Other folks may make different choices.  The choice to actively manage ones investments is, I would argue, a significant fact in deciding whether a taxpayer is engaged in more than just an investment activity.  If my client was a person who devoted regular and continuous time and effort random walks down Wall Street, picking winners, monitoring results, altering strategies and asset mixes, investigating the myriad types of financial instruments one can get involved in, and deciding when and how long to jump and out of various markets, I would think that way of investing supports treating it as a trade or business.   That client would be like Mr. Groetzinger, even if the objectives were both short and long-term.

To me, the facts about how a taxpayer conducts their investment activity are more important than whether they are pursuing long-term or short-term results.  At least that is the lesson I take from this case.  But, as usual, I welcome other thoughts and corrections of error in the comments section.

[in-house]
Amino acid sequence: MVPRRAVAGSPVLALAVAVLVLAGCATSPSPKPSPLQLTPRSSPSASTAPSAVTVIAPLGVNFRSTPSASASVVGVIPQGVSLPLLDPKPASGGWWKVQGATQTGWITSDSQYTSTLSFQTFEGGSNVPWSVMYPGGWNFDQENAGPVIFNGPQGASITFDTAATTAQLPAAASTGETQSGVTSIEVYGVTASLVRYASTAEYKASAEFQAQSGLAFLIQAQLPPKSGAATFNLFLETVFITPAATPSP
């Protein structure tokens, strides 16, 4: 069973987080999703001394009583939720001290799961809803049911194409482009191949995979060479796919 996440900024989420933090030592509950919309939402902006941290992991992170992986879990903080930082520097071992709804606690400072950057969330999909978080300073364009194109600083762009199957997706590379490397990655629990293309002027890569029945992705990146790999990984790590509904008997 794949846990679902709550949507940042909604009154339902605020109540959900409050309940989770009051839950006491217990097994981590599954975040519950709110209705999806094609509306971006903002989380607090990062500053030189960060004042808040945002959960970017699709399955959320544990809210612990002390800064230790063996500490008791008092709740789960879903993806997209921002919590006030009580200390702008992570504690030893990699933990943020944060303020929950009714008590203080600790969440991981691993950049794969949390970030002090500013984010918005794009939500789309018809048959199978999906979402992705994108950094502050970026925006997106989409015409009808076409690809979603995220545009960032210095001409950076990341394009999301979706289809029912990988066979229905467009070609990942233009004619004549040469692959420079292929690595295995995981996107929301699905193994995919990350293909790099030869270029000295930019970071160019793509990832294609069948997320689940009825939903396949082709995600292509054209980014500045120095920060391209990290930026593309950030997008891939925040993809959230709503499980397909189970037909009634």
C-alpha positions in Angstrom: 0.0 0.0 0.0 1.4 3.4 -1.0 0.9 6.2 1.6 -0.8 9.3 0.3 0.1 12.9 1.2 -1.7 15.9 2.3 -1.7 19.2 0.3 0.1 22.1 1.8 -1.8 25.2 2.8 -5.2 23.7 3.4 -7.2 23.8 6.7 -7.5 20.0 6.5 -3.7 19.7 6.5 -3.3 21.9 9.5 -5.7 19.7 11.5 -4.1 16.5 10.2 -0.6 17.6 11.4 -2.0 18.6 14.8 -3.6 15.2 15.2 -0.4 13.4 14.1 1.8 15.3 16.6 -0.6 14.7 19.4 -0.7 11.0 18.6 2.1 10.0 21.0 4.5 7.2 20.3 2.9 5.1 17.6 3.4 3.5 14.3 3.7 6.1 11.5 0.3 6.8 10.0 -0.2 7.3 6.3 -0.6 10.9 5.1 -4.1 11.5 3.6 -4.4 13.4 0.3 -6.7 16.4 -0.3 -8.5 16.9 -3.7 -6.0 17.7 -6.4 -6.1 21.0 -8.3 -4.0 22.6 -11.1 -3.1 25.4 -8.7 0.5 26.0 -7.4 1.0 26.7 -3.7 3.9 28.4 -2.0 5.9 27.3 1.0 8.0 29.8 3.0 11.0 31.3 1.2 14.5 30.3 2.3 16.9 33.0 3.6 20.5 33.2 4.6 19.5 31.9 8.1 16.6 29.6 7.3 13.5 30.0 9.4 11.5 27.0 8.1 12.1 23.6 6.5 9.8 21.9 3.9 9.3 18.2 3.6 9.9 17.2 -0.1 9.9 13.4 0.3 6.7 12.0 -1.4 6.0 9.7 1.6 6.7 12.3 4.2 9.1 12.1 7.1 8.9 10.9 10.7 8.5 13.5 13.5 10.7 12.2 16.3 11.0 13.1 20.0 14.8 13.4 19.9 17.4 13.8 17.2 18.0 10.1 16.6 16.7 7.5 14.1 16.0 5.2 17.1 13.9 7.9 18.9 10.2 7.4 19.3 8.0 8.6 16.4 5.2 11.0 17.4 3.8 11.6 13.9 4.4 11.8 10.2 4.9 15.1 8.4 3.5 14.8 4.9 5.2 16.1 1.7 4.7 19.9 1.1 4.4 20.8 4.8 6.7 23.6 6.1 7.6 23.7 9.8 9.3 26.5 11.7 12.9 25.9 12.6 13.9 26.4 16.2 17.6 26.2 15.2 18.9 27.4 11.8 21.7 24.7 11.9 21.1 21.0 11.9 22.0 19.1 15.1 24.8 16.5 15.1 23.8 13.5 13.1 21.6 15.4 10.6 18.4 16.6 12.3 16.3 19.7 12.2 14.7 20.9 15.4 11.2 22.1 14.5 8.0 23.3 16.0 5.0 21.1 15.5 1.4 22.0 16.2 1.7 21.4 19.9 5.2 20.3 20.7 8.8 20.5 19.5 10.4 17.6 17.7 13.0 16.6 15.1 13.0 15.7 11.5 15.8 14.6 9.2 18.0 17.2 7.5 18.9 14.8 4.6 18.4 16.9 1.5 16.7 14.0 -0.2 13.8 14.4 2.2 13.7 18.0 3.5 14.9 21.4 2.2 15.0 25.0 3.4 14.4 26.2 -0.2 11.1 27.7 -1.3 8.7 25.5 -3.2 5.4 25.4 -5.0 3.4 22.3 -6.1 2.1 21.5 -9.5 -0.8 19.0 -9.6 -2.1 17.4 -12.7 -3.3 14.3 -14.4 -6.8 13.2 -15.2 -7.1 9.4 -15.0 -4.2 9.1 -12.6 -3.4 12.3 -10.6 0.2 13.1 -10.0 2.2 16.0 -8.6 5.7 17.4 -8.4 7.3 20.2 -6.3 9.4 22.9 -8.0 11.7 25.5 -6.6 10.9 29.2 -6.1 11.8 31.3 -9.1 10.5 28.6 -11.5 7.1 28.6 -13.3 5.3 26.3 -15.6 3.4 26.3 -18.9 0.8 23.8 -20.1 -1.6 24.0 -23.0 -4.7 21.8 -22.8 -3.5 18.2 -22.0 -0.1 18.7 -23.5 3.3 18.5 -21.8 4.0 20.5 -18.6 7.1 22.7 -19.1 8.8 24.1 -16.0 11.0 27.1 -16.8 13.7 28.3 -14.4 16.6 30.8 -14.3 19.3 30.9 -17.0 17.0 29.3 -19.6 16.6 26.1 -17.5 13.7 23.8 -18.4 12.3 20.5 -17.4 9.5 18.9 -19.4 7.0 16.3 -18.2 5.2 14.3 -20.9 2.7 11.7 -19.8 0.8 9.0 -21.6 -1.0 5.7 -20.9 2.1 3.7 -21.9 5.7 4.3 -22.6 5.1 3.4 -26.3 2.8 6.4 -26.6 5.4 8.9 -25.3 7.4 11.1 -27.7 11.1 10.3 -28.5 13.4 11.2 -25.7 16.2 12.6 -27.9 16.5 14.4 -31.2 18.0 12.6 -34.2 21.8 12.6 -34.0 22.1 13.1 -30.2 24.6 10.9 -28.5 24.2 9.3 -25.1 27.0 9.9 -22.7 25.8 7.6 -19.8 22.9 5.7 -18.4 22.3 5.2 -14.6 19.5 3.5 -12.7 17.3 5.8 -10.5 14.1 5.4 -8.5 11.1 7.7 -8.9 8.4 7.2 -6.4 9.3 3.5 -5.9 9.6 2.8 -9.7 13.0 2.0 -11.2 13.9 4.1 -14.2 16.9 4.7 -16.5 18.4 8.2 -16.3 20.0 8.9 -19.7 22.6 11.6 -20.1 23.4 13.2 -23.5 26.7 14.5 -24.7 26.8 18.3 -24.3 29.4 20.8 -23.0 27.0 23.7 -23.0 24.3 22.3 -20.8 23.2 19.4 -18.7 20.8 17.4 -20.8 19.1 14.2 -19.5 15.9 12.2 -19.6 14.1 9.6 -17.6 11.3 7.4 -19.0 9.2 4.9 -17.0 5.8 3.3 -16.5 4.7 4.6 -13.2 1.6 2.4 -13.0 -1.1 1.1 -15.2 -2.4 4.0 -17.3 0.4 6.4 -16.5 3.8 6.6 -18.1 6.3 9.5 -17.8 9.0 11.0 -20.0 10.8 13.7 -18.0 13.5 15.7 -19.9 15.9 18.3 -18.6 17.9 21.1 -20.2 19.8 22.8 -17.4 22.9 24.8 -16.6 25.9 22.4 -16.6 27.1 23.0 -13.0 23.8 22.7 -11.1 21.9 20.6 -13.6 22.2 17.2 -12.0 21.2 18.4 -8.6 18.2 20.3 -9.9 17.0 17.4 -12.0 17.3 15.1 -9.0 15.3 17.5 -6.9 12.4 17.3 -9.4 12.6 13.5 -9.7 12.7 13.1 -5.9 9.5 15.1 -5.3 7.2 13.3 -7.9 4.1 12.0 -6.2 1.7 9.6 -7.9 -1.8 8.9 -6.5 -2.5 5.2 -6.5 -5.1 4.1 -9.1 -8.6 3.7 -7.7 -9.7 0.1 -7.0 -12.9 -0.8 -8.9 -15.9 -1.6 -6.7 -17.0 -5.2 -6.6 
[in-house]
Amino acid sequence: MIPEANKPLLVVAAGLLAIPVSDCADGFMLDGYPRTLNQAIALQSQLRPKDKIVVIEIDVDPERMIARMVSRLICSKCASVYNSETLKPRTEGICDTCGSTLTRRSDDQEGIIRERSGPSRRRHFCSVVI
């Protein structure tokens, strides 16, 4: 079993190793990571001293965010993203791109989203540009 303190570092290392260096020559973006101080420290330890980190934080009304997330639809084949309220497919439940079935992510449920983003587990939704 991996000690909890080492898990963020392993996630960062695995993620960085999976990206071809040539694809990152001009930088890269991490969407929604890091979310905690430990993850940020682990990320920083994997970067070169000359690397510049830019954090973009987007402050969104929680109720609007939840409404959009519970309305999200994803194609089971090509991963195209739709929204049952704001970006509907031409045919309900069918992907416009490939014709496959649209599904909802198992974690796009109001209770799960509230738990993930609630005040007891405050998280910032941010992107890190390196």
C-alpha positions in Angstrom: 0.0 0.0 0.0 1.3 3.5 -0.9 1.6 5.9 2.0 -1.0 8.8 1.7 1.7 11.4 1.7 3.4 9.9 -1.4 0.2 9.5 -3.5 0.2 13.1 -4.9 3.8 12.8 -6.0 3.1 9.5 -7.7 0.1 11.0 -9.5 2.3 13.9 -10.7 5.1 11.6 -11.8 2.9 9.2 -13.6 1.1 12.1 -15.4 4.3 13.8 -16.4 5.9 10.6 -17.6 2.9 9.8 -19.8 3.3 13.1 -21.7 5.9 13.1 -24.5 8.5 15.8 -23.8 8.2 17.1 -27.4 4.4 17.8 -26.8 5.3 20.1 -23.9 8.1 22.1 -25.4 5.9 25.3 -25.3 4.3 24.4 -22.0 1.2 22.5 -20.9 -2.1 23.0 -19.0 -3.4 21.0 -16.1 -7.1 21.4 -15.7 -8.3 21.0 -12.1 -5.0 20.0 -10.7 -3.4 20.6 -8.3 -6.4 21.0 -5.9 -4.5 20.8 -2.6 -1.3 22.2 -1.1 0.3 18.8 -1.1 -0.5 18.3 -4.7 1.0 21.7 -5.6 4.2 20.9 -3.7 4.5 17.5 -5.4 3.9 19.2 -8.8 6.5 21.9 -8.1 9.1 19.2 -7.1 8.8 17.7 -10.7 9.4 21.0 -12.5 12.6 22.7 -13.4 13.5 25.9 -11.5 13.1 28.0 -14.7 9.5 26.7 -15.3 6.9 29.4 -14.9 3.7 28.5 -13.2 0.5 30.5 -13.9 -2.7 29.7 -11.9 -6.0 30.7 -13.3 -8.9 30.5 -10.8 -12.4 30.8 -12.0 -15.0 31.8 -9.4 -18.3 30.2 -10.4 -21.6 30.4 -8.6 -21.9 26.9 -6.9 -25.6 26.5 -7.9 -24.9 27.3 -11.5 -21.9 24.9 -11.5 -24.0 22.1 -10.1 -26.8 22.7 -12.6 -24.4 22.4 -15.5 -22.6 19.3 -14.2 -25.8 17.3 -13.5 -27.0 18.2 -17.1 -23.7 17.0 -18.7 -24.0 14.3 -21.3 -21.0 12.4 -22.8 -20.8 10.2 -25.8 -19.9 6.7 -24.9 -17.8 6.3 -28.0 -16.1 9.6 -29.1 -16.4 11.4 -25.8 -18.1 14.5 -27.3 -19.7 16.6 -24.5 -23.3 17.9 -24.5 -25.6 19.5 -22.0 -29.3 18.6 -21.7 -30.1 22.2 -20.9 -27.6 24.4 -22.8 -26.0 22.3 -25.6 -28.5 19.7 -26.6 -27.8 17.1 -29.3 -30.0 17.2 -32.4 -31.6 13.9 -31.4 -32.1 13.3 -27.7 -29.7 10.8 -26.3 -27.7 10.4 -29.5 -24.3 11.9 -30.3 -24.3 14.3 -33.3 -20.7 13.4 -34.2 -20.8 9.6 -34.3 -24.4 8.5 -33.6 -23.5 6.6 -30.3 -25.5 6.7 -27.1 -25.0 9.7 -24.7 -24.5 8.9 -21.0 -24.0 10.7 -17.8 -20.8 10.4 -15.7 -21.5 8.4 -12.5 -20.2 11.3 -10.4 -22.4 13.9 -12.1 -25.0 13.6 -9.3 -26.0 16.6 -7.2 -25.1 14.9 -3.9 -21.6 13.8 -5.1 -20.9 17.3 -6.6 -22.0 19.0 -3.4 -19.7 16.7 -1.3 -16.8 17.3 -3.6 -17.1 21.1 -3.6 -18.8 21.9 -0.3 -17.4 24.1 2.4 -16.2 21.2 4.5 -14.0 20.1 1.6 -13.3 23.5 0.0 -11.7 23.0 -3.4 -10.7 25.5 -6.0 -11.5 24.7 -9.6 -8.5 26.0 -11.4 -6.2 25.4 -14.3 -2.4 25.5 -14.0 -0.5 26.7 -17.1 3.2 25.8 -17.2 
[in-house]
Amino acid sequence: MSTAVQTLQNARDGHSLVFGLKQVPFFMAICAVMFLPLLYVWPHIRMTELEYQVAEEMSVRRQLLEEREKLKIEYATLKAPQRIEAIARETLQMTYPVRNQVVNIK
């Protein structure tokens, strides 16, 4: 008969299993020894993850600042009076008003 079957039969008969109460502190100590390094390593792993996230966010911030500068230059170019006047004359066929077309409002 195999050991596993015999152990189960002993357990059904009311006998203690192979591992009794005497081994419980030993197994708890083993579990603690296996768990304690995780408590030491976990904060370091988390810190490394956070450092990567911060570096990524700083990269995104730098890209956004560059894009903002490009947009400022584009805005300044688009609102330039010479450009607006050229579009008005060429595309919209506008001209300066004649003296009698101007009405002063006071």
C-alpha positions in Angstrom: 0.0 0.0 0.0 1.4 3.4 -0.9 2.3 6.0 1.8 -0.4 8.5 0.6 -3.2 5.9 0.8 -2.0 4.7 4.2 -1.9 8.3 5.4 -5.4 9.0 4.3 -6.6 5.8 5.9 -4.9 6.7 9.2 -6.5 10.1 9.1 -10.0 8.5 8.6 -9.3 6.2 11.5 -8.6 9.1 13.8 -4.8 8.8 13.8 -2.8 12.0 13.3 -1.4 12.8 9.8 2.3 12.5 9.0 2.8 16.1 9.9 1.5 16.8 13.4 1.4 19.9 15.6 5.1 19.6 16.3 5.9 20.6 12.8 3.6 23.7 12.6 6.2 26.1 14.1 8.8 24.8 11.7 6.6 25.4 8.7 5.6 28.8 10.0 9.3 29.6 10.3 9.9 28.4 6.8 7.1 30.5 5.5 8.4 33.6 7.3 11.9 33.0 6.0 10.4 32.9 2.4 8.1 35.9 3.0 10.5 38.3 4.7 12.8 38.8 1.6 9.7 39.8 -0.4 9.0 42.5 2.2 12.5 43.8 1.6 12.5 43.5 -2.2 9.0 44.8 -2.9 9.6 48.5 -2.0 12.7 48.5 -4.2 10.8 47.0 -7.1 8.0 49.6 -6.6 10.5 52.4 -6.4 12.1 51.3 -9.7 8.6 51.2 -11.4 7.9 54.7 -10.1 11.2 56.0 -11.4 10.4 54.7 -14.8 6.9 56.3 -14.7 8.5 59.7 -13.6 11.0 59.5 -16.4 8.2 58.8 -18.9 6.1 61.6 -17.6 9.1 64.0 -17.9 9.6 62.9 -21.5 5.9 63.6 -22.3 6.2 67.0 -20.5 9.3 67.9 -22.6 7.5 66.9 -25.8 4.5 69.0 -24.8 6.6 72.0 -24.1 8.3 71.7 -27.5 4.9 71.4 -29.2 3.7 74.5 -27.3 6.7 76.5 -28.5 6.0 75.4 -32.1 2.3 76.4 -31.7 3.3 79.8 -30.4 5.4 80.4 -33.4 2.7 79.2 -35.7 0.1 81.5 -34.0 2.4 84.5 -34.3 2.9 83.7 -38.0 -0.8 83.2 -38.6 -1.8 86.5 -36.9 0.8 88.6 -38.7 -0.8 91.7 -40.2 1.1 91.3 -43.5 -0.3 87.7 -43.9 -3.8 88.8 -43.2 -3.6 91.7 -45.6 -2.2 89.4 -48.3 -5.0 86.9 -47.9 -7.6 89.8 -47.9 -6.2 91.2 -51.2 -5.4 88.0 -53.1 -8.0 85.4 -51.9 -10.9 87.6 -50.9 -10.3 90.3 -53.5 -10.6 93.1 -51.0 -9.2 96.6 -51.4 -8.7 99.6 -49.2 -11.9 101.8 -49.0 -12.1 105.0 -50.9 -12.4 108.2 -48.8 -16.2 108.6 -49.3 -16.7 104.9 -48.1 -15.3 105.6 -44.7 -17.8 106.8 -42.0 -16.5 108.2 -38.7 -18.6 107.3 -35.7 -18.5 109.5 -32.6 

Bryan Camp is the George H. Mahon Professor of Law at Texas Tech University School of Law

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Comments

Don't you think that a taxpayer who wants to deduct business expenses as a trader and does mostly long-term trades would have a hard time qualify even considering how they conduct the activity?

Posted by: Scott Estill | Apr 22, 2019 8:53:42 AM

@Scott: I agree with you that long-term v. short-term is a relevant factor. I think what courts look for is whether the taxpayer is making his or her livelihood from the activity. Most of us work for our money, but if a taxpayer has so much money that it works for him or her, then the taxpayer's active involvement in managing how that money produces the stream of income he or she lives on should, IMHO, support characterizing that activity as a T or B. And that would be true regardless of whether the taxpayer's income stream results from "long-term" or "short-term" gains from capital. It's definitely a fuzzy area, but the very uncertainty that obscures any bright-line rule also creates room for imaginative arguments. My friends (both of them) tell me I sometimes have too much imagination. So it's probably a good thing I remain a harmless blogger.

Posted by: bryan camp | Apr 22, 2019 10:01:29 AM

Correction: I was mistaken to say that one can think of 67(g) as a 100% floor. That suggests that miscellaneous itemized deductions that exceed 100 of one's AGI would be deductible. That's wrong. It's just a total disallowance rule.

Posted by: bryan camp | Apr 22, 2019 10:08:51 AM